10 Comments

Summary:

I was teaching recently and blew a few kids’ minds by doing this. If you’re using a mouse with a scroll wheel, you can zoom in and out on the entire Finder by simply holding the control key (by default) and scrolling up and down. You […]

I was teaching recently and blew a few kids’ minds by doing this. If you’re using a mouse with a scroll wheel, you can zoom in and out on the entire Finder by simply holding the control key (by default) and scrolling up and down. You can change the key in System Preferences if you like:

Mouse Zoom

I find it comes in quite handy when I’m coding out designs for everyone’s favorite browser, Internet Explorer (boo, hiss), and I need to take a closer look at things that misbehave. I was surprised to find out that this wasn’t necessarily common knowledge, and figured I’d pass it along. Happy zooming!

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  1. Someone’s still developing for Explorer Mac? You poor soul…

  2. @Tim: Not sure if Matt was specifically saying Mac IE. The zoom should still work if you’ve got Windows IE fired up in Parallels or Fusion.

  3. If you’re using a MacBook or MacBook Pro (and I believe the G5 PowerBooks too), then you don’t even need a mouse to use the zoom feature.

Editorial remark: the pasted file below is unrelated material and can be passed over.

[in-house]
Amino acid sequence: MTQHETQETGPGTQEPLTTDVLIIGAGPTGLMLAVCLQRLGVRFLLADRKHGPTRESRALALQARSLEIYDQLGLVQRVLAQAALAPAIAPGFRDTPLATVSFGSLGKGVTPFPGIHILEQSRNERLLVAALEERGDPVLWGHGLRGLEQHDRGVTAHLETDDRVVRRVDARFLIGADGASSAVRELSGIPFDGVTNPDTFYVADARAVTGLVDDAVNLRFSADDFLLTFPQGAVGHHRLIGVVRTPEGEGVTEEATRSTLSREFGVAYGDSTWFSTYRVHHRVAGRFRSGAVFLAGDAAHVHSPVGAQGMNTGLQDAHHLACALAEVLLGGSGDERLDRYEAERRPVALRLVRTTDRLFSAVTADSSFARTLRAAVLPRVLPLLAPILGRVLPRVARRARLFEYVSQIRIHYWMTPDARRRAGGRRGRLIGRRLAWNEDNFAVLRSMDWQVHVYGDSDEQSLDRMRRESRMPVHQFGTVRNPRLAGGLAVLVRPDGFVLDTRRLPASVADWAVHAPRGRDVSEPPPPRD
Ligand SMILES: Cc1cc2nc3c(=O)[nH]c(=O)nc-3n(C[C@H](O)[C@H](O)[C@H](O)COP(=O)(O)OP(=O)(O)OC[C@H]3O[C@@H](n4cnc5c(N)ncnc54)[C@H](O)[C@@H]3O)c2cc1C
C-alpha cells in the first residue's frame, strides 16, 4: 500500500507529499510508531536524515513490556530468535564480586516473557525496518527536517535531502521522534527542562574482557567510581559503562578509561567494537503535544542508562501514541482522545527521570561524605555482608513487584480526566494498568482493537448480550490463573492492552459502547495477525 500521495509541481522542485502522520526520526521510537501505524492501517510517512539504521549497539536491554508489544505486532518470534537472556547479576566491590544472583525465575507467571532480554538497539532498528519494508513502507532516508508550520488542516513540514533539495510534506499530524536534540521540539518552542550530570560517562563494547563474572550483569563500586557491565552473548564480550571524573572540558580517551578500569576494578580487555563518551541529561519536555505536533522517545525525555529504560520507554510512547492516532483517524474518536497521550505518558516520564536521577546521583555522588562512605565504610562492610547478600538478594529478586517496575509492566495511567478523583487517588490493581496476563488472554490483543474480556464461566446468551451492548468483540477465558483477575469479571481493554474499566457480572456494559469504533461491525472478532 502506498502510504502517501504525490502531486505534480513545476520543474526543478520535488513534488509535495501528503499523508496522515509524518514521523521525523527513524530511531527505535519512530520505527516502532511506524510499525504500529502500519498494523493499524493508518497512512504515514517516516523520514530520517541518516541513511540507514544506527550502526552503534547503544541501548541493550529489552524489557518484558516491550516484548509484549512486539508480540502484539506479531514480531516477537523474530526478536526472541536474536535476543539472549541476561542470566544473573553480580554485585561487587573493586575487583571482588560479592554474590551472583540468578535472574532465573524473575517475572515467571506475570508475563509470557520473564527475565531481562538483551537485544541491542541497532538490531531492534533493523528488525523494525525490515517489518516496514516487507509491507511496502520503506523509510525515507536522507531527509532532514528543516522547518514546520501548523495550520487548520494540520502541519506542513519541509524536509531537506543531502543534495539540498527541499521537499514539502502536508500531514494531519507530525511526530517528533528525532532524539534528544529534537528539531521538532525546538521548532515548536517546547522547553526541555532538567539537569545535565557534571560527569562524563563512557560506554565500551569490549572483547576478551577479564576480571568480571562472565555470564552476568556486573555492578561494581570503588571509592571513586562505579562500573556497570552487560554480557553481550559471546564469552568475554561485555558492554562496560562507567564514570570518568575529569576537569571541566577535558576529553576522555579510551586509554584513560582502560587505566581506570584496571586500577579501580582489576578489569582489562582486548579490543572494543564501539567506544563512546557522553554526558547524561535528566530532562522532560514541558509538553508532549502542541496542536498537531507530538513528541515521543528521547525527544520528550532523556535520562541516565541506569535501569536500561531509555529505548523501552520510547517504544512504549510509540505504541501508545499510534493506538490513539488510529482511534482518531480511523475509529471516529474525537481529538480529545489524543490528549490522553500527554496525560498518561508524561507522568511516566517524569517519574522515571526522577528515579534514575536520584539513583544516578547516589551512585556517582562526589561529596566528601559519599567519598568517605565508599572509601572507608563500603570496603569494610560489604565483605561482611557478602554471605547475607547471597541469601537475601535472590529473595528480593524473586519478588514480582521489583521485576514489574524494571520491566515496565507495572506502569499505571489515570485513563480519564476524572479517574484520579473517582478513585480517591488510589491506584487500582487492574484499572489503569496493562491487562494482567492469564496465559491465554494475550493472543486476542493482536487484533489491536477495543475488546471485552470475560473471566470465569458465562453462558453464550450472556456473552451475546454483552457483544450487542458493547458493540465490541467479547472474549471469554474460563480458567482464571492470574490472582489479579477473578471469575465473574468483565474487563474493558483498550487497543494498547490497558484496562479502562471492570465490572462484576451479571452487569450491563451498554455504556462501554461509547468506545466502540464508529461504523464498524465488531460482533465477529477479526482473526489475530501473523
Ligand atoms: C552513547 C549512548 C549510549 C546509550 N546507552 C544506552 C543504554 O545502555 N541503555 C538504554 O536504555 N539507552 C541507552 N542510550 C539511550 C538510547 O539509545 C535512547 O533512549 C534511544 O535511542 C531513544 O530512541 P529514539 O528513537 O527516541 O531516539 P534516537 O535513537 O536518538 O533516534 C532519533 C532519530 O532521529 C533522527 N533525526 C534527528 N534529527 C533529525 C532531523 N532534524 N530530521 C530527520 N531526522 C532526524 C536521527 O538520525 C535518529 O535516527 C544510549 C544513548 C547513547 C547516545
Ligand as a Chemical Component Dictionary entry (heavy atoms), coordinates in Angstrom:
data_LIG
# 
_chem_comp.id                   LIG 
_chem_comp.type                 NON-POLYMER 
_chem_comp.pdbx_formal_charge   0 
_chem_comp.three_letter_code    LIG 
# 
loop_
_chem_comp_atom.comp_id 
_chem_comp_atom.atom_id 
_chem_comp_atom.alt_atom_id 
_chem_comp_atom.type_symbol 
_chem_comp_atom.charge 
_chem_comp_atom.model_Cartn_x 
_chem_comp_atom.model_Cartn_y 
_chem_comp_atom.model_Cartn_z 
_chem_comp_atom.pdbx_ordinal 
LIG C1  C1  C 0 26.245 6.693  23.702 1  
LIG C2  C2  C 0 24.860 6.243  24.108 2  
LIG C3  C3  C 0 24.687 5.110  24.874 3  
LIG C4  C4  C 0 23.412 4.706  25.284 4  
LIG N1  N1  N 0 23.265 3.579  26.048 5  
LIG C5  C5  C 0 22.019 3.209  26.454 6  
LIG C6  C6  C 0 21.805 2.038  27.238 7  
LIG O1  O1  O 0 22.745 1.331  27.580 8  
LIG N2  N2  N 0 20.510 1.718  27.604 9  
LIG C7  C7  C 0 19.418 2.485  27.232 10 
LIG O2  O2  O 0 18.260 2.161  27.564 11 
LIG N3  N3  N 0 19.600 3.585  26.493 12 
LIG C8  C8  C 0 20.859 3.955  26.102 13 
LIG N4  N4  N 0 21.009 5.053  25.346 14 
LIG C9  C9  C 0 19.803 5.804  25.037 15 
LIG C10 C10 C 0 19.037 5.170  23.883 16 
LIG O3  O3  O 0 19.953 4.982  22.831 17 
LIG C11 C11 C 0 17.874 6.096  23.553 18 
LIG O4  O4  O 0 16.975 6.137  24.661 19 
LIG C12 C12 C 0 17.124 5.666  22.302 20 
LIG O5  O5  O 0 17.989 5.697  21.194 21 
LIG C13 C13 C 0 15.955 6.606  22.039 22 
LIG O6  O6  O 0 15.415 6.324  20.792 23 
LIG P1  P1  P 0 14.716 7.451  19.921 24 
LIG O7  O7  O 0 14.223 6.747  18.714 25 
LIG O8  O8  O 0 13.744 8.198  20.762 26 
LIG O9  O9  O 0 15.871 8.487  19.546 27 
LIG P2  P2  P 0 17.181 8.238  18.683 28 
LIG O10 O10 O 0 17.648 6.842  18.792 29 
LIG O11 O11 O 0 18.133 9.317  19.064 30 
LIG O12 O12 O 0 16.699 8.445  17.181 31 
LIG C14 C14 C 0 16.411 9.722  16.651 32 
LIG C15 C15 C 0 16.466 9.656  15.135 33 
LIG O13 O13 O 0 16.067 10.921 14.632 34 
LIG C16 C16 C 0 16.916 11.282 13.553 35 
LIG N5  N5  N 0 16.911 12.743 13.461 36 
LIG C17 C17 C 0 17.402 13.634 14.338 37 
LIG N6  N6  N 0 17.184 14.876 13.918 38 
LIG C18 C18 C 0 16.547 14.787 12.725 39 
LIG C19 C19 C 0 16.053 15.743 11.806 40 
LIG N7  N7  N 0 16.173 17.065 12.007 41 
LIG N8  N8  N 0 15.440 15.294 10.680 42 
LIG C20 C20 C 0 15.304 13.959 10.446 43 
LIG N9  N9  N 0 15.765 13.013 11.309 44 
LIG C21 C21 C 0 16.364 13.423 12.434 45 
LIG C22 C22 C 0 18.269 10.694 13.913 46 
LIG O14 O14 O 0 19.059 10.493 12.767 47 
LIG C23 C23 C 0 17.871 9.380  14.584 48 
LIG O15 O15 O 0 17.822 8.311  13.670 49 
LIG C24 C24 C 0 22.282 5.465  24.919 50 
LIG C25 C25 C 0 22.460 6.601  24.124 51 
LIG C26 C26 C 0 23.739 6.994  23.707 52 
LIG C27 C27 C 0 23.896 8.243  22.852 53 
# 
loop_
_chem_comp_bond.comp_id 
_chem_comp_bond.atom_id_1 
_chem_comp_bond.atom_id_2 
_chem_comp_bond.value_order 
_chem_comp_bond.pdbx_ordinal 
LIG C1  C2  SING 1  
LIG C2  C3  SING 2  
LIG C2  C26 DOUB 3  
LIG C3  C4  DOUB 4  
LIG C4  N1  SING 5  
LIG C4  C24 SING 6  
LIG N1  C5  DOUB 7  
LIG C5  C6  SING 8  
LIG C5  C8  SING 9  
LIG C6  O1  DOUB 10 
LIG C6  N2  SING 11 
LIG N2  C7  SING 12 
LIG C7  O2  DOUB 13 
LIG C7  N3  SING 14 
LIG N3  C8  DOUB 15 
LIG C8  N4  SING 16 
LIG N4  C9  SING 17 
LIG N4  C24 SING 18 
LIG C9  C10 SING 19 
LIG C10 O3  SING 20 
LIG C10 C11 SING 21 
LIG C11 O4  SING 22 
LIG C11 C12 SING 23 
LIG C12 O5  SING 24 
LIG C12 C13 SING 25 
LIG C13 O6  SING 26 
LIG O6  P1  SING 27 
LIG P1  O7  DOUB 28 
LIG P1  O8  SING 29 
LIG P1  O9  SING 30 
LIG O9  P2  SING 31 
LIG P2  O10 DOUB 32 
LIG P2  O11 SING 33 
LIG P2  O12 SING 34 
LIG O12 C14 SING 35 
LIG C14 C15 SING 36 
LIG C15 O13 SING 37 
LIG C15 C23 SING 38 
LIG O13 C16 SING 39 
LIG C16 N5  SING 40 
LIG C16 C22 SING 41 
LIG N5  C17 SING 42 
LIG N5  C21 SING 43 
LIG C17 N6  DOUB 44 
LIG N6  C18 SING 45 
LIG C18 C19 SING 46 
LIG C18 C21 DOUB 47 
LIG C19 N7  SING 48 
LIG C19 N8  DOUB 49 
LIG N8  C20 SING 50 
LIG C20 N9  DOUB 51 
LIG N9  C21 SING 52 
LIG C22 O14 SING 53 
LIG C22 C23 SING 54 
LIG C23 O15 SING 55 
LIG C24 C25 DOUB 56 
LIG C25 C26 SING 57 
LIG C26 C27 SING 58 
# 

Simply hold down control and use the two-finger scroll functionality on the touchpad. Works a treat ^_^

  4. You’re a day late. I literally did this YESTERDAY by accident and had no idea how to turn off the zoom. Thankfully I had quicksilver and could call up system preferences, I turned off assistive devices and it un-zoomed, then turned it back on. I still didn’t know whch control it was that was doing it :)

  5. @ Tim & Josh:

    Thankfully I’m not developing for IE Mac – I’m running the IE wonder twins (6&7) in Parallels. If I was still working with IE Mac I think I’d be bald and insane by now!

  6. Now if we can just figure out why the centering gets loused up in some (not all) dual monitor setups. On my quad G5 at work, I have a 23″ Cinema Display and an old 15″ Studio Display adapted with an ADC to DVI converter. Centering stays just fine there. At home with my MacBook Pro and a 17″ VGA LCD adapted to the MBP’s DVI output, things get a little weird. It’s fine if I’m only using the laptop screen, but just adding the second monitor and–well, I don’t really know how to describe it. If it’s happened to you, you know what I’m talking about.

  7. It isn’t finder zooming. It’s more like a hardware zoom, but I’m not entirely sure to what extent.

  8. @ Lee: Not sure if I’ve had the same issue. I use my MBP at work and hook it up to two monitors via a DualHead 2 Go. It actually works really well.

  9. Cool. Amazing how much magnification is built in to the zoom function.

  10. There’s also a way to do it in a mouse without scrollwheel just do:
    opt+cmd and + or – (in the keypad works too)

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